Apoptosis (or programmed cell death) is a controlled process leading to cell death characterized by chromatin condensation, DNA fragmentation, cell shrinkage, and compartmentalization of the dead cells to apoptotic bodies. The host immune system uses apoptosis to eliminate cells infected by pathogens. Apoptosis of infected cells is caused either by cytolytic cells activated during the anti-viral response, or directly by viral infection. Host caspases, constitute an evolutionary conserved family of aspartate-specific cysteine proteases that are at the heart of the apoptotic machinery.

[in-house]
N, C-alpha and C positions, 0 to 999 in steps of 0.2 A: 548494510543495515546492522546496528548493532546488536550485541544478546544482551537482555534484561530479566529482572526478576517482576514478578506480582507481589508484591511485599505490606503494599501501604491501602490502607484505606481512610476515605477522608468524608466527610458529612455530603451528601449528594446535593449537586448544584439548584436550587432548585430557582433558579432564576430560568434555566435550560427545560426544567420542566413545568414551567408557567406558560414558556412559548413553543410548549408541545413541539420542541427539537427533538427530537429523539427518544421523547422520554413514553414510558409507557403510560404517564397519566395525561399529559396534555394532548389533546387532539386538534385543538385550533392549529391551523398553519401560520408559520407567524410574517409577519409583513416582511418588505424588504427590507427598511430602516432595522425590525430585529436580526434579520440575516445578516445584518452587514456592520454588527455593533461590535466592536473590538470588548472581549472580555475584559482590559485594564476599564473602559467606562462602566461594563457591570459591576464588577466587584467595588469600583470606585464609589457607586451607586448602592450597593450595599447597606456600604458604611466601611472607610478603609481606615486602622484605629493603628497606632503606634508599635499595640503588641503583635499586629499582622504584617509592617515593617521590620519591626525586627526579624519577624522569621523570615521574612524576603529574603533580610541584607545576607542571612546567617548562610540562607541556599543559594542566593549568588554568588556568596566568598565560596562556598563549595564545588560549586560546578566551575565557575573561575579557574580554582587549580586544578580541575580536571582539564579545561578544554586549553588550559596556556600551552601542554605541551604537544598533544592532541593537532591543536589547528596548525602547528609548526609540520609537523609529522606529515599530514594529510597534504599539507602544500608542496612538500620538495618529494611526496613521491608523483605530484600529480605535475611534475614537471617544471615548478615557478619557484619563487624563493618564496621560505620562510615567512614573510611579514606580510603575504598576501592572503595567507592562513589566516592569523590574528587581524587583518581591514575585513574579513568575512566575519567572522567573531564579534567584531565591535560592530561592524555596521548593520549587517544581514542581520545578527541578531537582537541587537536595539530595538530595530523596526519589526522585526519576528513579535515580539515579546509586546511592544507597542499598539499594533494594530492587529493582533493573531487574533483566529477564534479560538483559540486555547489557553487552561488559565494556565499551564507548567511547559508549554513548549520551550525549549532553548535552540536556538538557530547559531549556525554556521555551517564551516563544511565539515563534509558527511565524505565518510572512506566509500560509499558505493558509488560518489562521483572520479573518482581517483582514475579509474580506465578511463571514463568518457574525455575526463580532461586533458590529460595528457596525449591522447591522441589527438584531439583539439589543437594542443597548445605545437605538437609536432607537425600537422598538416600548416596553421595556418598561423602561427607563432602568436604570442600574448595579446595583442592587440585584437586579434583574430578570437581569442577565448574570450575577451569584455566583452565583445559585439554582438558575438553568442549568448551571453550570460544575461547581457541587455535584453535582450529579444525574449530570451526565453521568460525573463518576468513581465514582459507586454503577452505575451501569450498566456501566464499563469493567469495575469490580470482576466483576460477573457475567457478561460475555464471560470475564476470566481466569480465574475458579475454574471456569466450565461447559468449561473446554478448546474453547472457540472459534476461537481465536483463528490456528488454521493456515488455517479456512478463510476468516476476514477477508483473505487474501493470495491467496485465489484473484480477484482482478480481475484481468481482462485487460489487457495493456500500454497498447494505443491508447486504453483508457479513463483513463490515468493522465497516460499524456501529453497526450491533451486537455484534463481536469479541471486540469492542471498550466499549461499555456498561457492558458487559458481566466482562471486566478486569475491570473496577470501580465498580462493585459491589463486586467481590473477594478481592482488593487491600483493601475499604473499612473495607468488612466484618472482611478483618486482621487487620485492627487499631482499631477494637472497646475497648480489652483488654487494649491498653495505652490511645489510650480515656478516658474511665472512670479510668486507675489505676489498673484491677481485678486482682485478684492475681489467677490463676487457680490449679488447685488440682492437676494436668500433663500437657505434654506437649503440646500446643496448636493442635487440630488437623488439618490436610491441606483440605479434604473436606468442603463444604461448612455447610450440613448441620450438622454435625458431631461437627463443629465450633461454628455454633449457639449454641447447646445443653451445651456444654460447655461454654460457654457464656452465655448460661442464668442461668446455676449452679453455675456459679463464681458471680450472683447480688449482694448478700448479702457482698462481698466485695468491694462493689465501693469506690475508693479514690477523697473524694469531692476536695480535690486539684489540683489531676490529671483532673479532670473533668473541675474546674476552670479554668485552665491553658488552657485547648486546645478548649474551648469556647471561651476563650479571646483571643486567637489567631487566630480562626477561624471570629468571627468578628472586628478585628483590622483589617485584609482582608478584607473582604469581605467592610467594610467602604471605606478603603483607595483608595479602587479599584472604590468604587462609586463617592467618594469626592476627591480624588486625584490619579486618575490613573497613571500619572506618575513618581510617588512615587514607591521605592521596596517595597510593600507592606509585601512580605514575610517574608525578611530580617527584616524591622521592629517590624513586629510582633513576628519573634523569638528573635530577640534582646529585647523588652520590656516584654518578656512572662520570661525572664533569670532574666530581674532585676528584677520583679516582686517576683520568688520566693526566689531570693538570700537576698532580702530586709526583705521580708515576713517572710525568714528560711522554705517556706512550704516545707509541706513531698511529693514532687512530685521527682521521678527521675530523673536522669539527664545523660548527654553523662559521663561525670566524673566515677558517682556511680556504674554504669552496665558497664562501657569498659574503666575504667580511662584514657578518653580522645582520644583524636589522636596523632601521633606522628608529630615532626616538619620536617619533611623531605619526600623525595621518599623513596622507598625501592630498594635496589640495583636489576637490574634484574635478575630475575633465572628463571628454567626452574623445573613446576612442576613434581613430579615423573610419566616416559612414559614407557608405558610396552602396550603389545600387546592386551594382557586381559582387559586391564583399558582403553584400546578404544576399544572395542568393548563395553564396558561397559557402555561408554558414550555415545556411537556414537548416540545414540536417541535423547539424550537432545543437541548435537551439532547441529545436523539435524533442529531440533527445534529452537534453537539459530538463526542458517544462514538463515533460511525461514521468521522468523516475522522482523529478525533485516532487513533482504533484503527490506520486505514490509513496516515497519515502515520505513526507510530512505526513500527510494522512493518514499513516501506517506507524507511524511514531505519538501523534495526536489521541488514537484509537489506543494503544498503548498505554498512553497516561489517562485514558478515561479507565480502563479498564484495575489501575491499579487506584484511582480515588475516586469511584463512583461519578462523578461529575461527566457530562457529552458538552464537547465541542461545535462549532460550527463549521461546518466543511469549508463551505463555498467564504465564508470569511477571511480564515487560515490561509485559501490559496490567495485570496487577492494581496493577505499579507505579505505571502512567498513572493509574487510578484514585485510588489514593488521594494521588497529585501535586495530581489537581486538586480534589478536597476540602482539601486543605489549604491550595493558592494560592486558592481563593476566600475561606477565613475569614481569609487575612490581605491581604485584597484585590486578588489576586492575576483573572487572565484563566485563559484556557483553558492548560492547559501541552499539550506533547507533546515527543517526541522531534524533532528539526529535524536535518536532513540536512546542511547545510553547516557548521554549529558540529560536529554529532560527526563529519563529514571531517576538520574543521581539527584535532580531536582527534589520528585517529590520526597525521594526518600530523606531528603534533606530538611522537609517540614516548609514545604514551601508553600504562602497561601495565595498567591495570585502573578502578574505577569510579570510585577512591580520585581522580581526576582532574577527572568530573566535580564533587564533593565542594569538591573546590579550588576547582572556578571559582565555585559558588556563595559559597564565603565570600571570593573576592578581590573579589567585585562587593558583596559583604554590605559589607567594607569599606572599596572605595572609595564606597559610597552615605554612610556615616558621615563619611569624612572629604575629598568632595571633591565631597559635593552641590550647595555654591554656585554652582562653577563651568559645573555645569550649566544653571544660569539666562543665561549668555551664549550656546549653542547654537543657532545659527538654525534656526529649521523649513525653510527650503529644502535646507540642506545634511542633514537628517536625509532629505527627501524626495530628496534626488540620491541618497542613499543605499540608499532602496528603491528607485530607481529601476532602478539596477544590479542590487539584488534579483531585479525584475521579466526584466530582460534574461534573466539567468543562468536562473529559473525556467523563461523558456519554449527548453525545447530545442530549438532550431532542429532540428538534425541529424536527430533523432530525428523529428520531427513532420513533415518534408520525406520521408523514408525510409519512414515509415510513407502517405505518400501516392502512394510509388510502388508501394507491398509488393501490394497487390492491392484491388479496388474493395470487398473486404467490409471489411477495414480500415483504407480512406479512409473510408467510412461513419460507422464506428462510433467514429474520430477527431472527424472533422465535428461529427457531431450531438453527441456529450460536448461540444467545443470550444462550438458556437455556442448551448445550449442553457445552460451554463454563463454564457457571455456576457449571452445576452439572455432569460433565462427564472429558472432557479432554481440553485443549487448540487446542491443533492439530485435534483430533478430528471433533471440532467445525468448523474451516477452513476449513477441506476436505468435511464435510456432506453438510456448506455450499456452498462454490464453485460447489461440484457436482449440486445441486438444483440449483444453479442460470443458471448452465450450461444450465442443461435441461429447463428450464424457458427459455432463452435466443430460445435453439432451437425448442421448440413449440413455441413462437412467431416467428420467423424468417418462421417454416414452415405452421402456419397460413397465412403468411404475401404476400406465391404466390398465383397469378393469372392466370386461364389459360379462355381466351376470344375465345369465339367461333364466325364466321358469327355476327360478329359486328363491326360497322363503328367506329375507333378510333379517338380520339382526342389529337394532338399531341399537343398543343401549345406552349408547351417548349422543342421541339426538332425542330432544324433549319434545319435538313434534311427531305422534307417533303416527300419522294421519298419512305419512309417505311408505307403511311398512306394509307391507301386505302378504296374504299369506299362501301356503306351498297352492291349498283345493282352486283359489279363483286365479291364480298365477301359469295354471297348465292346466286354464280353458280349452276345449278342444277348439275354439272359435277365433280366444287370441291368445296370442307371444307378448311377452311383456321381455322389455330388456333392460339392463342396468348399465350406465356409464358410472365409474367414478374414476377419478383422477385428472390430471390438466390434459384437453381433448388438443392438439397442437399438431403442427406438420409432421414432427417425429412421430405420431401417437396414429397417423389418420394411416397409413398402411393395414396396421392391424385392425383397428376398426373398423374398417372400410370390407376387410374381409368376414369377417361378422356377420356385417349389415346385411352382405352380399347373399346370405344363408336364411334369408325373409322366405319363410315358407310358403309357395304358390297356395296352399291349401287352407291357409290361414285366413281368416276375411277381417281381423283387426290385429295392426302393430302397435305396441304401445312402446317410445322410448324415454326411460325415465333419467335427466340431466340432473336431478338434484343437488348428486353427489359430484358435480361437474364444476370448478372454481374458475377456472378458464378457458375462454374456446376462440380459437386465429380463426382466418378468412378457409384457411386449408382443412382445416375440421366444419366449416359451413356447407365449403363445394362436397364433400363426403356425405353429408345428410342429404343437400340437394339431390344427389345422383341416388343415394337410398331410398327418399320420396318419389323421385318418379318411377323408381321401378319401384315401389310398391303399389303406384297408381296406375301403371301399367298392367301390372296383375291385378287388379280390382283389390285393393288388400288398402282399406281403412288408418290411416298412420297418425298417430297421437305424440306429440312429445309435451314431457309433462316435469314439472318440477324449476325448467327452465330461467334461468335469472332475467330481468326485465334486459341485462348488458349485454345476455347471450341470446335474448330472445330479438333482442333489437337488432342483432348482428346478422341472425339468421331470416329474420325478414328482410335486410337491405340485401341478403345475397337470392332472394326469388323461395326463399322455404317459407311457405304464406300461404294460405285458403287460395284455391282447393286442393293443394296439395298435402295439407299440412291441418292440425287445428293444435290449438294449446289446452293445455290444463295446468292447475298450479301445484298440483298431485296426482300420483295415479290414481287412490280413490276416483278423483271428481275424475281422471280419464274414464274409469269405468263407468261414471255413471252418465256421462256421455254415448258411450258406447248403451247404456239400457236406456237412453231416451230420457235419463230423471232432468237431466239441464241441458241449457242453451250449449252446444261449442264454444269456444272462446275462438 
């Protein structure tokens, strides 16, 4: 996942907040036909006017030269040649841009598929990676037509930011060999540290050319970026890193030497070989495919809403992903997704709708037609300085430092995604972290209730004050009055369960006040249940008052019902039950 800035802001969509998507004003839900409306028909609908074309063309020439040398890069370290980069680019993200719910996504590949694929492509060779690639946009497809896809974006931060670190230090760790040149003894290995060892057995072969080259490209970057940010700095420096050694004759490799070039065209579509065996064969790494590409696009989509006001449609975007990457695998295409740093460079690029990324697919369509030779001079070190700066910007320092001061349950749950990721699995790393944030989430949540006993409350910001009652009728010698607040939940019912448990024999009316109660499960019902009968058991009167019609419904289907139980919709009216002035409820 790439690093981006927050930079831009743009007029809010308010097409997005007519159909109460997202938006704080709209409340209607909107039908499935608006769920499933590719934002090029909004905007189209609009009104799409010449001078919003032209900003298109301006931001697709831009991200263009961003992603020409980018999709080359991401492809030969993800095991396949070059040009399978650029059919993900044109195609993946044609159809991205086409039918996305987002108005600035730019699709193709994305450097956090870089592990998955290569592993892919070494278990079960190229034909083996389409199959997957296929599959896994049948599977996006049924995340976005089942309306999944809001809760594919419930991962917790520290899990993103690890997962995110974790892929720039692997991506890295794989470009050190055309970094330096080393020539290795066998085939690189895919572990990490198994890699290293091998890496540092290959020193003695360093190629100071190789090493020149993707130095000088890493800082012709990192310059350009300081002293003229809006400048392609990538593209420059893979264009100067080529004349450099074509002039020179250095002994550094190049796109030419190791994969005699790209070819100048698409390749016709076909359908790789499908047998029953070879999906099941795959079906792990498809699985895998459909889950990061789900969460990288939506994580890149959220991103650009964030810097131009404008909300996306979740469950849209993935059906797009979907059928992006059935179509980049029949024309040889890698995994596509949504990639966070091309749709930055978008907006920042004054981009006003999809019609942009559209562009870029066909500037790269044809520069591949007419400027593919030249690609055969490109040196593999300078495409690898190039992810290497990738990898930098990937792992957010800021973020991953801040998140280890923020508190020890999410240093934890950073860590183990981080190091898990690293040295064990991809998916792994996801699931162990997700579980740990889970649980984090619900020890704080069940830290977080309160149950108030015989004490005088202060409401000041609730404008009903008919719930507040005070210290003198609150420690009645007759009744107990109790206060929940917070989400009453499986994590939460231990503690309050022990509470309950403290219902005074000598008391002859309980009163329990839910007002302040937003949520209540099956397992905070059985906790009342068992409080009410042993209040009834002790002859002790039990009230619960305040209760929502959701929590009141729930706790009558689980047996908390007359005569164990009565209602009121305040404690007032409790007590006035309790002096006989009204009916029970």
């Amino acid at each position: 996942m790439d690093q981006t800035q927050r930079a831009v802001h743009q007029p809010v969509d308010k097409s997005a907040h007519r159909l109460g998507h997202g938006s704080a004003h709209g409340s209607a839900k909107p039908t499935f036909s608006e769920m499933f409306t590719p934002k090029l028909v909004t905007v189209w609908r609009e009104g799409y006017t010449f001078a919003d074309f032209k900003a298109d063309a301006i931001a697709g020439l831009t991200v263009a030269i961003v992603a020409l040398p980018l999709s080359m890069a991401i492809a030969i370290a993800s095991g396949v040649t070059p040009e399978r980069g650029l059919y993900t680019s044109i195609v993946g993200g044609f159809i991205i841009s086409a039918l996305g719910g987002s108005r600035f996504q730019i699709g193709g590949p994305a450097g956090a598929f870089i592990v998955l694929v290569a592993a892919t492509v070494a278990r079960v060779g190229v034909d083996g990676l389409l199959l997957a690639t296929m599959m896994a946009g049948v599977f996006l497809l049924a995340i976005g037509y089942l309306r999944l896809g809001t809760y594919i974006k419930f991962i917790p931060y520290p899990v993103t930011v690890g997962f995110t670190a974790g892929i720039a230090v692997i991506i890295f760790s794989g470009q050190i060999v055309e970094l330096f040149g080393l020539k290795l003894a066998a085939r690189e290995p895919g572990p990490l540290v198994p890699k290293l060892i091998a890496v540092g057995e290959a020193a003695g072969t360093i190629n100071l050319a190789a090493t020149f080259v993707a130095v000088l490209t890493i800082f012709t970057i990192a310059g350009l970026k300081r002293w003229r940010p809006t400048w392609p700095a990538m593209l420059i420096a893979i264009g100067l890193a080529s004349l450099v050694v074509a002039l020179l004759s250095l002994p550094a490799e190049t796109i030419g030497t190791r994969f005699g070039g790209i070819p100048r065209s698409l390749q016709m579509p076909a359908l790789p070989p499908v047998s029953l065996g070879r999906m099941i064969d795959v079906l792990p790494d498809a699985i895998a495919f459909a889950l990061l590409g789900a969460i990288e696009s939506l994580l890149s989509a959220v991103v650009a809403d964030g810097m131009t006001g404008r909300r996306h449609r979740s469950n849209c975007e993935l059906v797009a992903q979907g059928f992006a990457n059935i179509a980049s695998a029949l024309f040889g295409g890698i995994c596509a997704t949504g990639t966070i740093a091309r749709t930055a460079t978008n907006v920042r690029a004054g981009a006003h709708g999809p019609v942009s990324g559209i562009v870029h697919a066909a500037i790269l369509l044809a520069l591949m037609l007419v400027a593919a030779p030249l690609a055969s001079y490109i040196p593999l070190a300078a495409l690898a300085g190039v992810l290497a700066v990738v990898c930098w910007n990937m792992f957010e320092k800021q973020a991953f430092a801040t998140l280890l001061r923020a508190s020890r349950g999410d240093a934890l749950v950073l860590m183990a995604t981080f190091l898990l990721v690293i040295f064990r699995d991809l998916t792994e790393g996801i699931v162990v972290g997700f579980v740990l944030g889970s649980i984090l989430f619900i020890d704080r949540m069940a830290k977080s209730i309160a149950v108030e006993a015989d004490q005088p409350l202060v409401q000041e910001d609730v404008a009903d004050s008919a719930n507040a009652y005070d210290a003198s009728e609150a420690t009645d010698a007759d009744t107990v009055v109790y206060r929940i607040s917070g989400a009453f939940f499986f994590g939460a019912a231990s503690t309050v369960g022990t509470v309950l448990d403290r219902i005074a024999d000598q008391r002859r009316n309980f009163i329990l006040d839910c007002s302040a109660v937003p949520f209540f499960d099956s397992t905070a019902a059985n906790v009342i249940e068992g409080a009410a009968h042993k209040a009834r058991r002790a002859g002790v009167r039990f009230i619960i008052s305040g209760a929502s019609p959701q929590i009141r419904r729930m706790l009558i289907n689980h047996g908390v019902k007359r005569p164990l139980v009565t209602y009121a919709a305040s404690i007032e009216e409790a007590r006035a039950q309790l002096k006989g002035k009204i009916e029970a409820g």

Playing a central role in cell death, caspases are targeted by different viruses in the aim of prolonging cell survival. For instance, viral IAPs (inhibitors of apoptosis) interact with and inhibit the processed active caspases, either by blocking the catalytic part of the enzymes, or through E3 ubiquitin ligase activity from RING domains, targeting caspases for rapid degradation via proteasome. Baculoviruses, asfiviruses or irridescent viruses encode such IAPs. Another class of caspase inhibitors frequently found among poxviruses include the serine proteinase inhibitors serpins: CrmA/SPI-2. Crma targets cysteine proteases such as host Caspase 1 and Caspase 8.